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Young Caribbean fashion designer and entrepreneur Christal Oliver describes herself as “creative, industrious, and witty”.

She could also add “resilient” to that list after managing to keep her small accessories business operational for the past 12 years despite severe disruptions caused by tropical storms, a global pandemic, and the eruption of the La Soufriere volcano on her home island of St Vincent.

Christal and her small enterprise have been understandably shaken by these recent events and she admits that it is currently “a struggle” to keep going while everything remains so uncertain.

She is also dealing with a major change in her personal life after becoming a first-time mother in October 2020 to a baby boy called Zephan.

“I am 16 months into motherhood (post-delivery),” Christal says. “So, that has been a major readjustment for me personally.

“There were times I heavily questioned the way forward. What do I do with the business? Do I work alone or continue as is? Do I change the products? Do I consider design and trade, instead of designing, producing, and selling?

“So, I’m just trying to restructure, and basically start over, or even rebrand, but even that has been difficult. The future is just so much more uncertain these days”.

As a fledgling business owner, Christal has obviously faced many uncertainties before. In fact, even though she started on the road to entrepreneurship from early on in life, she was actually considering becoming a pediatrician or a chef.

“Entrepreneurship was never in my mind,” Christal explains. “But, since I was young, I’ve always been making or selling something, or hand sewing some random craft project.

“Then in late 2009, I was working as a lab technician at my alma mater (the St. Vincent Girls’ High School). During the downtime, because I couldn’t find any bags in Kingstown that matched my needs and taste, I decided to buy all the material and make a bag myself. The finished product got many compliments and it got me thinking. I made a small investment in a domestic Singer sewing machine, and that’s what led to me finding a way to turn my passion into income and opportunities.”

Christal had found her calling and says she never saw designing or sewing as “work” but initially she only sold her creations to friends and family.

“The start of the business wasn’t grand at all,” she recalls. “I just experimented with fabrics and designs and practiced. I would tear apart existing bags to figure things out. I also did a lot of reading and researching and sold most of the final products to people close to me.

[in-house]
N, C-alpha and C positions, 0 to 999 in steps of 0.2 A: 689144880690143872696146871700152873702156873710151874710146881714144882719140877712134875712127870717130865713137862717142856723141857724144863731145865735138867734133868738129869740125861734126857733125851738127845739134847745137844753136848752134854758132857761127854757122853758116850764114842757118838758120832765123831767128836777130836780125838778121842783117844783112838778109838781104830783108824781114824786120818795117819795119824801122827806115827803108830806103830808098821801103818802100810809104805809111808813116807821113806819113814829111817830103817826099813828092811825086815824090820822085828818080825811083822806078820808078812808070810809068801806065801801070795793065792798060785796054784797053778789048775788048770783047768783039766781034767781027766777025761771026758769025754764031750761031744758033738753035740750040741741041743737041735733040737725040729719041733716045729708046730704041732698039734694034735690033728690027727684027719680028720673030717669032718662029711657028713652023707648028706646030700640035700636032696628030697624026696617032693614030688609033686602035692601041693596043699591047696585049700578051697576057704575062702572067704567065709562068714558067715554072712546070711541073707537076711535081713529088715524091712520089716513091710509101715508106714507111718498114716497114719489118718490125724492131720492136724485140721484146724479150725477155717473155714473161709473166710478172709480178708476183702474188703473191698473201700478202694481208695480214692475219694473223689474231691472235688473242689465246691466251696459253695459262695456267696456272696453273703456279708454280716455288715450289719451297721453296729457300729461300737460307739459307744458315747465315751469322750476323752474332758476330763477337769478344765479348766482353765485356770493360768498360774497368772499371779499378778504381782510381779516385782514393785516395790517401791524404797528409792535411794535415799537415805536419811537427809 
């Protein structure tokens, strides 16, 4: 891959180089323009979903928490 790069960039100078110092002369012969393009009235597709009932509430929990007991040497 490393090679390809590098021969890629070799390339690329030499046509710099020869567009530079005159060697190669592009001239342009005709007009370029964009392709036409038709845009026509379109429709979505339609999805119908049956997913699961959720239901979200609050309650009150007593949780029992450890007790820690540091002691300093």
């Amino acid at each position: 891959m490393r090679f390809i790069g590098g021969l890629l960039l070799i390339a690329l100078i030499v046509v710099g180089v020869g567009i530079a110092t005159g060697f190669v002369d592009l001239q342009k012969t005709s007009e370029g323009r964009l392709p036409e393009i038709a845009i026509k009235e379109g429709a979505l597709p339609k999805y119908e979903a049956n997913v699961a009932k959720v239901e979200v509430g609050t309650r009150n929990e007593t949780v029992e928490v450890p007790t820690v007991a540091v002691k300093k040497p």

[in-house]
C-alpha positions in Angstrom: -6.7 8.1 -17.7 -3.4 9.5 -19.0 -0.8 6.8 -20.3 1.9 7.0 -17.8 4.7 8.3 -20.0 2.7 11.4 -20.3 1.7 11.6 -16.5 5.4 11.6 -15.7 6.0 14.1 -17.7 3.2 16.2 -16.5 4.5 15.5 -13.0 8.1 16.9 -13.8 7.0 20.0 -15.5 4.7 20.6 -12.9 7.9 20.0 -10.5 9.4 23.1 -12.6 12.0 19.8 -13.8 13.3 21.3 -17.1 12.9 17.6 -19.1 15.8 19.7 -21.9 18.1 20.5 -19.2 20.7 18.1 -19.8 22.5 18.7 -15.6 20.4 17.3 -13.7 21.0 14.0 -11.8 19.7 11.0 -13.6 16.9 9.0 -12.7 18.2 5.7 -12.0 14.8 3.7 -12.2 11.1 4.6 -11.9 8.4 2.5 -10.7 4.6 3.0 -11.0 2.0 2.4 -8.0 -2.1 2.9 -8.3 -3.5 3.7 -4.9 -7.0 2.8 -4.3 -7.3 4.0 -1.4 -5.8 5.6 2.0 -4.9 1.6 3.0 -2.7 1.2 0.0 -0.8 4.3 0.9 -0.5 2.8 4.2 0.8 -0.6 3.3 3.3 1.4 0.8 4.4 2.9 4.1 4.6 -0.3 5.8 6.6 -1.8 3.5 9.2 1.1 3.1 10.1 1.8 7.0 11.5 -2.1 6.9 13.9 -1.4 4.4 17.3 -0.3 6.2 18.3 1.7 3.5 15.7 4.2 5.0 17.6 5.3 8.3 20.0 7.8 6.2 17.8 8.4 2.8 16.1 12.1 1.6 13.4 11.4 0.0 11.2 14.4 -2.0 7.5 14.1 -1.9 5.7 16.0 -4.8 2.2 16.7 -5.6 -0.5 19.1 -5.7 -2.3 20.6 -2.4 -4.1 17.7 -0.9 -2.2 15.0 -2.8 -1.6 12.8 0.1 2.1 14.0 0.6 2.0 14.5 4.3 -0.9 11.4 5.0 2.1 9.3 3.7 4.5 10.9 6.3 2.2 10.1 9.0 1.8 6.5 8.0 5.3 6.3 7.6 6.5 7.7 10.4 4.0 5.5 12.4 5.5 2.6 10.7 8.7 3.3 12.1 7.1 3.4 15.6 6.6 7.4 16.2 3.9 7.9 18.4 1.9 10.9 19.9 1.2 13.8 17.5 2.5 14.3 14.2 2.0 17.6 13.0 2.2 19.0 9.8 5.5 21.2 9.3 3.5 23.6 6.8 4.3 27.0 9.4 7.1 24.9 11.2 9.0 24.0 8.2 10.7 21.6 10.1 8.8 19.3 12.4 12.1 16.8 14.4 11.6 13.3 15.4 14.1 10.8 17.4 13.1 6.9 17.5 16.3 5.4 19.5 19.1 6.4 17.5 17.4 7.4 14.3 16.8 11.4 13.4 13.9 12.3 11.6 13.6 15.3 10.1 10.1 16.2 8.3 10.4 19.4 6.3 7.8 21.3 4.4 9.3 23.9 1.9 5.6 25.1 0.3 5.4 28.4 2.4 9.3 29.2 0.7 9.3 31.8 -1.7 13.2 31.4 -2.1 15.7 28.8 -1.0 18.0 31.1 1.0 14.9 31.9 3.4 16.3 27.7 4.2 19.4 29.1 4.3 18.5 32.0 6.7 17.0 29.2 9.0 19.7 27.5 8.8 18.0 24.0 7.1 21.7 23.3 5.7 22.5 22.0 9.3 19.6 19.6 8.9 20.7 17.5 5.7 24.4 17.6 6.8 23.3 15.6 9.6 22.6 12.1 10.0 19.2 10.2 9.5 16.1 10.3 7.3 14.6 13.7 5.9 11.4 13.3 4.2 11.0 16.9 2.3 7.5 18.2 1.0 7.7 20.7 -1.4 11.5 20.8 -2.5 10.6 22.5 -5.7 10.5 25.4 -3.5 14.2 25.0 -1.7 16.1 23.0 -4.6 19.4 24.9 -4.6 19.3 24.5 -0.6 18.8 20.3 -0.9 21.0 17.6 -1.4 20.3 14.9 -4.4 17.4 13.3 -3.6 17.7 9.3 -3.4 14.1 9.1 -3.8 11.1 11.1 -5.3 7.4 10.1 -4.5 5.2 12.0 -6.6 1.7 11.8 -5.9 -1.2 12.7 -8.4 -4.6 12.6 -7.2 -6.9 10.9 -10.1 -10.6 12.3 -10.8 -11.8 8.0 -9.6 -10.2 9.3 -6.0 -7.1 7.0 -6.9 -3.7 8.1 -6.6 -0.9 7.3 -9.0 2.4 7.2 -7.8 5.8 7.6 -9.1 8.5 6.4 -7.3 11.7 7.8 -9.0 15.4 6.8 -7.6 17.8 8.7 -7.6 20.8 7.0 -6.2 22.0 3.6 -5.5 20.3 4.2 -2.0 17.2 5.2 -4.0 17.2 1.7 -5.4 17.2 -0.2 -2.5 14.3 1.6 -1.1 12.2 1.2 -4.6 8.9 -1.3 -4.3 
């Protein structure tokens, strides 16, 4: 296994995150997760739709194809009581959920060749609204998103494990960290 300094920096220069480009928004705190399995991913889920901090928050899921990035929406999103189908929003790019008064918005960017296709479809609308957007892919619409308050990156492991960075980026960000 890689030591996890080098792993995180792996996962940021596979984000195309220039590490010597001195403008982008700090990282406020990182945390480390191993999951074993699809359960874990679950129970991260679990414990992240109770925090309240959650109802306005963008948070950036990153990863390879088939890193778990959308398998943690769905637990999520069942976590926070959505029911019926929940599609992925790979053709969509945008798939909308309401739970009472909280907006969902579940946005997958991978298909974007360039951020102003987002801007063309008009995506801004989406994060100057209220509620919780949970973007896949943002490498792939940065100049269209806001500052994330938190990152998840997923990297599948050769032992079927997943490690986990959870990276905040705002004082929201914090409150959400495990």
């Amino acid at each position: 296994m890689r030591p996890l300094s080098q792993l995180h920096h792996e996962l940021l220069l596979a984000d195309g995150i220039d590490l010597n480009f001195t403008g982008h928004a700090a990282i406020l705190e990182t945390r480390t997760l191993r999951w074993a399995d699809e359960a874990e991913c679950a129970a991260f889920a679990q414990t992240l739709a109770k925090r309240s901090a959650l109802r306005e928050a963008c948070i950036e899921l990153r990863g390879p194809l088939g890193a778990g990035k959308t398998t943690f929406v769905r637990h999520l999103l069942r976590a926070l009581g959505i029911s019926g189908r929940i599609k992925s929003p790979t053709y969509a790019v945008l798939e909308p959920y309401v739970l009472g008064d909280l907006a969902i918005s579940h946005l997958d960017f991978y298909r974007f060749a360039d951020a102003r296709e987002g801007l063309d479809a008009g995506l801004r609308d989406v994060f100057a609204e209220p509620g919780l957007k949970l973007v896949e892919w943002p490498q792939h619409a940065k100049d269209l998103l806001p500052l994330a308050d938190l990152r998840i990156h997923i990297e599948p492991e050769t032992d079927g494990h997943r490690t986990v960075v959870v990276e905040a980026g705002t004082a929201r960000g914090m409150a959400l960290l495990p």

“I even had a challenging time coming up with a name!”.

Olive Art Designs (OAD) was the one she eventually chose; utilising her own surname as inspiration. At the start, OAD was a slow-burning passion project but after 2017, when Christal decided to commit to the business full-time, it steadily grew it into a distinctly Vincentian brand with a reputation for superior design, attention to detail, and exceptional quality.

Christal’s influence on her island as an aspirational entrepreneur also advanced over the years, and was further underpinned in 2019 when she won the inaugural Invest SVG ‘Pitch it Vincy’ initiative, with the help of the Caribbean Export Development Agency, which assisted her through workshops.

Christal describes that experience as “one of the proudest achievements” in her life so far. She adds: “This journey has not been easy but it has been a lot of fun. I’ve learned a lot of lessons and there’s some I’m still learning.”

Right now, Christal is continuing to settle into her role as a new mum, and keeps her finger on the pulse with her other occupation as a morning radio co-host on the ‘Wake Up Call’ on Xtreme 104.3FM.

Christal says she loves being a radio personality because it’s a “really fun but challenging job”.

She states: “Although the shift is only four hours long, there is a lot of talk. Being on the radio gives me the opportunity to air my views, to understand our people better, and to make a positive impact. It’s a really exciting job that adds to my personal and professional growth.”

In terms of Olive Art Designs, Christal is hopeful that by repositioning the business, and utilising new avenues for marketing and exposure, as well as revenue, she will be able to keep the brand fresh and exciting for her and her customers.

Currently, Christal employs one person on a “needs-only basis” but has plans to expand and improve productivity and increase regional exports. She pivoted into producing facemasks because of the COVID-19 pandemic and says that transition taught her the importance of keeping an open mind.

Christal adds: “It wasn’t all bad because as there was a reduced demand for one product, demand for other products increased, so it was just a matter of shifting focus really.

“The trouble with the pandemic was all the uncertainty it came with, of what was to come, and the constant repositioning. But I’m happy for the hands-on experience it gave me, especially in terms of figuring out what things are really important in life and business, and which businesses, or even models, are more vulnerable and how to best position yourself for any eventuality.”

And Christal has this advice for would-be Caribbean entrepreneurs.

“Your mindset can be the difference between success and failure, so be patient and persistent.”

She adds: “Sign up with your local business support organisation and take short courses if necessary, or take advantage of workshops, even if they look like they don’t apply to you. Never stop learning. There’s always something to learn.

“Be passionate about what you’re doing because that will give you an extra push when you feel like giving up. Plan and write down your goals so that you can measure your progress and success. Be creative and keep moving forward.”